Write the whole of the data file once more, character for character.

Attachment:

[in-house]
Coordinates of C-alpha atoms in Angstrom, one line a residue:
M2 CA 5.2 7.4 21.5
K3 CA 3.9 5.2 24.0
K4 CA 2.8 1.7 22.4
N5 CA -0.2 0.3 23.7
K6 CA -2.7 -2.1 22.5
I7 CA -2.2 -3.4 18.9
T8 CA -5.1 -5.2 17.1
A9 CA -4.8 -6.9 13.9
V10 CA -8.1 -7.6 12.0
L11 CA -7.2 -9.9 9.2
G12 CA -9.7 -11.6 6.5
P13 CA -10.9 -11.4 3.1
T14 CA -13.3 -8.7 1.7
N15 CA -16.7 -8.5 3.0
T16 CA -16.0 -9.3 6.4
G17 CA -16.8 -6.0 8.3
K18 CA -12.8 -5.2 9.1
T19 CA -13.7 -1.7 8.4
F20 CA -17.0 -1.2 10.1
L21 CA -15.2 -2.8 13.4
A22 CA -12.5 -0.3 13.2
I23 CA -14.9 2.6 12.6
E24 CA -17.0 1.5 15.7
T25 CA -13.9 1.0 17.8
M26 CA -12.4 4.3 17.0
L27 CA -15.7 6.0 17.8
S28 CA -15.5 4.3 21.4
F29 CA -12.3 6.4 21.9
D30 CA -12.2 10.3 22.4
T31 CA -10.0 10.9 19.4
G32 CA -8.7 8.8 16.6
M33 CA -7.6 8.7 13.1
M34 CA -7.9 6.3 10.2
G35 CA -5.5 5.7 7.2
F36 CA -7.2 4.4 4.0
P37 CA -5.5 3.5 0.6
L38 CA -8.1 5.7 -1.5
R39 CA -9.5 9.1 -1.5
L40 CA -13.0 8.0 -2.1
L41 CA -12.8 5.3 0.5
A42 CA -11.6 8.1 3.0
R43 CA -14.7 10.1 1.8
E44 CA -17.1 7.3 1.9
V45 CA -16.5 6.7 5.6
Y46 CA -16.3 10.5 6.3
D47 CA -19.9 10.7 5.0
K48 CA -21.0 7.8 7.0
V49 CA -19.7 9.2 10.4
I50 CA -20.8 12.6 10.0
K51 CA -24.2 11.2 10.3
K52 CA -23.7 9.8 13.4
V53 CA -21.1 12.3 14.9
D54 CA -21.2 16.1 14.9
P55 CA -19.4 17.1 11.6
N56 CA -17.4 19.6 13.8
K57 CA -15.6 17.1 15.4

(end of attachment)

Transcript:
[in-house]
Coordinates of C-alpha atoms in Angstrom, one line a residue:
M2 CA 5.2 7.4 21.5
K3 CA 3.9 5.2 24.0
K4 CA 2.8 1.7 22.4
N5 CA -0.2 0.3 23.7
K6 CA -2.7 -2.1 22.5
I7 CA -2.2 -3.4 18.9
T8 CA -5.1 -5.2 17.1
A9 CA -4.8 -6.9 13.9
V10 CA -8.1 -7.6 12.0
L11 CA -7.2 -9.9 9.2
G12 CA -9.7 -11.6 6.5
P13 CA -10.9 -11.4 3.1
T14 CA -13.3 -8.7 1.7
N15 CA -16.7 -8.5 3.0
T16 CA -16.0 -9.3 6.4
G17 CA -16.8 -6.0 8.3
K18 CA -12.8 -5.2 9.1
T19 CA -13.7 -1.7 8.4
F20 CA -17.0 -1.2 10.1
L21 CA -15.2 -2.8 13.4
A22 CA -12.5 -0.3 13.2
I23 CA -14.9 2.6 12.6
E24 CA -17.0 1.5 15.7
T25 CA -13.9 1.0 17.8
M26 CA -12.4 4.3 17.0
L27 CA -15.7 6.0 17.8
S28 CA -15.5 4.3 21.4
F29 CA -12.3 6.4 21.9
D30 CA -12.2 10.3 22.4
T31 CA -10.0 10.9 19.4
G32 CA -8.7 8.8 16.6
M33 CA -7.6 8.7 13.1
M34 CA -7.9 6.3 10.2
G35 CA -5.5 5.7 7.2
F36 CA -7.2 4.4 4.0
P37 CA -5.5 3.5 0.6
L38 CA -8.1 5.7 -1.5
R39 CA -9.5 9.1 -1.5
L40 CA -13.0 8.0 -2.1
L41 CA -12.8 5.3 0.5
A42 CA -11.6 8.1 3.0
R43 CA -14.7 10.1 1.8
E44 CA -17.1 7.3 1.9
V45 CA -16.5 6.7 5.6
Y46 CA -16.3 10.5 6.3
D47 CA -19.9 10.7 5.0
K48 CA -21.0 7.8 7.0
V49 CA -19.7 9.2 10.4
I50 CA -20.8 12.6 10.0
K51 CA -24.2 11.2 10.3
K52 CA -23.7 9.8 13.4
V53 CA -21.1 12.3 14.9
D54 CA -21.2 16.1 14.9
P55 CA -19.4 17.1 11.6
N56 CA -17.4 19.6 13.8
K57 CA -15.6 17.1 15.4